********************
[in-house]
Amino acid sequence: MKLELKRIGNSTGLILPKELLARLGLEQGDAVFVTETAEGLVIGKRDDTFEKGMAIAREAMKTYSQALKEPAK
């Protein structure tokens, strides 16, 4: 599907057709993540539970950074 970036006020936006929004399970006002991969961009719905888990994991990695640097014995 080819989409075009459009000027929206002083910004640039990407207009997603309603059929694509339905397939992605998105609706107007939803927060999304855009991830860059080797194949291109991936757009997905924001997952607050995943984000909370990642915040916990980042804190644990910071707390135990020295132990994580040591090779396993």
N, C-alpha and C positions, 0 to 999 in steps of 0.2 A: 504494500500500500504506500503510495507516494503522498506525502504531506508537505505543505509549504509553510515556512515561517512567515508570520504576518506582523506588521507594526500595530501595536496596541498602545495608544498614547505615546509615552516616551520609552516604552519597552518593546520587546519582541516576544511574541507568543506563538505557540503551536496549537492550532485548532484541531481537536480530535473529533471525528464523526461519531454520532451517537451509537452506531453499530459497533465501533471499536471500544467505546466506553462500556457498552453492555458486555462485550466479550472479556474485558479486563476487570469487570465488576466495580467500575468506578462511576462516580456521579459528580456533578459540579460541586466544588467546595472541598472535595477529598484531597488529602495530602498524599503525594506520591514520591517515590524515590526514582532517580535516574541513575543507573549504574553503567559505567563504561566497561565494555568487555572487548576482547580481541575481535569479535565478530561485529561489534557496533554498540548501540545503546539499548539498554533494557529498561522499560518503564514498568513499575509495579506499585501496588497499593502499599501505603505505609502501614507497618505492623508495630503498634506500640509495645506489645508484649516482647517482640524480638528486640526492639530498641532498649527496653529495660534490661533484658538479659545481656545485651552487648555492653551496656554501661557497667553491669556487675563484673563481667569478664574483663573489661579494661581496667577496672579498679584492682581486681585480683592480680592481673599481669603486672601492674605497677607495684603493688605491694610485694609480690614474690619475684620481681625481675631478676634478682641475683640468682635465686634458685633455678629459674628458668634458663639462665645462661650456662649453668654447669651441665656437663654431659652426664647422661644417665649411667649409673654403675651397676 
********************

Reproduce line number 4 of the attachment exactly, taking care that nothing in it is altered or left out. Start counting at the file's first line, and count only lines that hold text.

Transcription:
N, C-alpha and C positions, 0 to 999 in steps of 0.2 A: 504494500500500500504506500503510495507516494503522498506525502504531506508537505505543505509549504509553510515556512515561517512567515508570520504576518506582523506588521507594526500595530501595536496596541498602545495608544498614547505615546509615552516616551520609552516604552519597552518593546520587546519582541516576544511574541507568543506563538505557540503551536496549537492550532485548532484541531481537536480530535473529533471525528464523526461519531454520532451517537451509537452506531453499530459497533465501533471499536471500544467505546466506553462500556457498552453492555458486555462485550466479550472479556474485558479486563476487570469487570465488576466495580467500575468506578462511576462516580456521579459528580456533578459540579460541586466544588467546595472541598472535595477529598484531597488529602495530602498524599503525594506520591514520591517515590524515590526514582532517580535516574541513575543507573549504574553503567559505567563504561566497561565494555568487555572487548576482547580481541575481535569479535565478530561485529561489534557496533554498540548501540545503546539499548539498554533494557529498561522499560518503564514498568513499575509495579506499585501496588497499593502499599501505603505505609502501614507497618505492623508495630503498634506500640509495645506489645508484649516482647517482640524480638528486640526492639530498641532498649527496653529495660534490661533484658538479659545481656545485651552487648555492653551496656554501661557497667553491669556487675563484673563481667569478664574483663573489661579494661581496667577496672579498679584492682581486681585480683592480680592481673599481669603486672601492674605497677607495684603493688605491694610485694609480690614474690619475684620481681625481675631478676634478682641475683640468682635465686634458685633455678629459674628458668634458663639462665645462661650456662649453668654447669651441665656437663654431659652426664647422661644417665649411667649409673654403675651397676 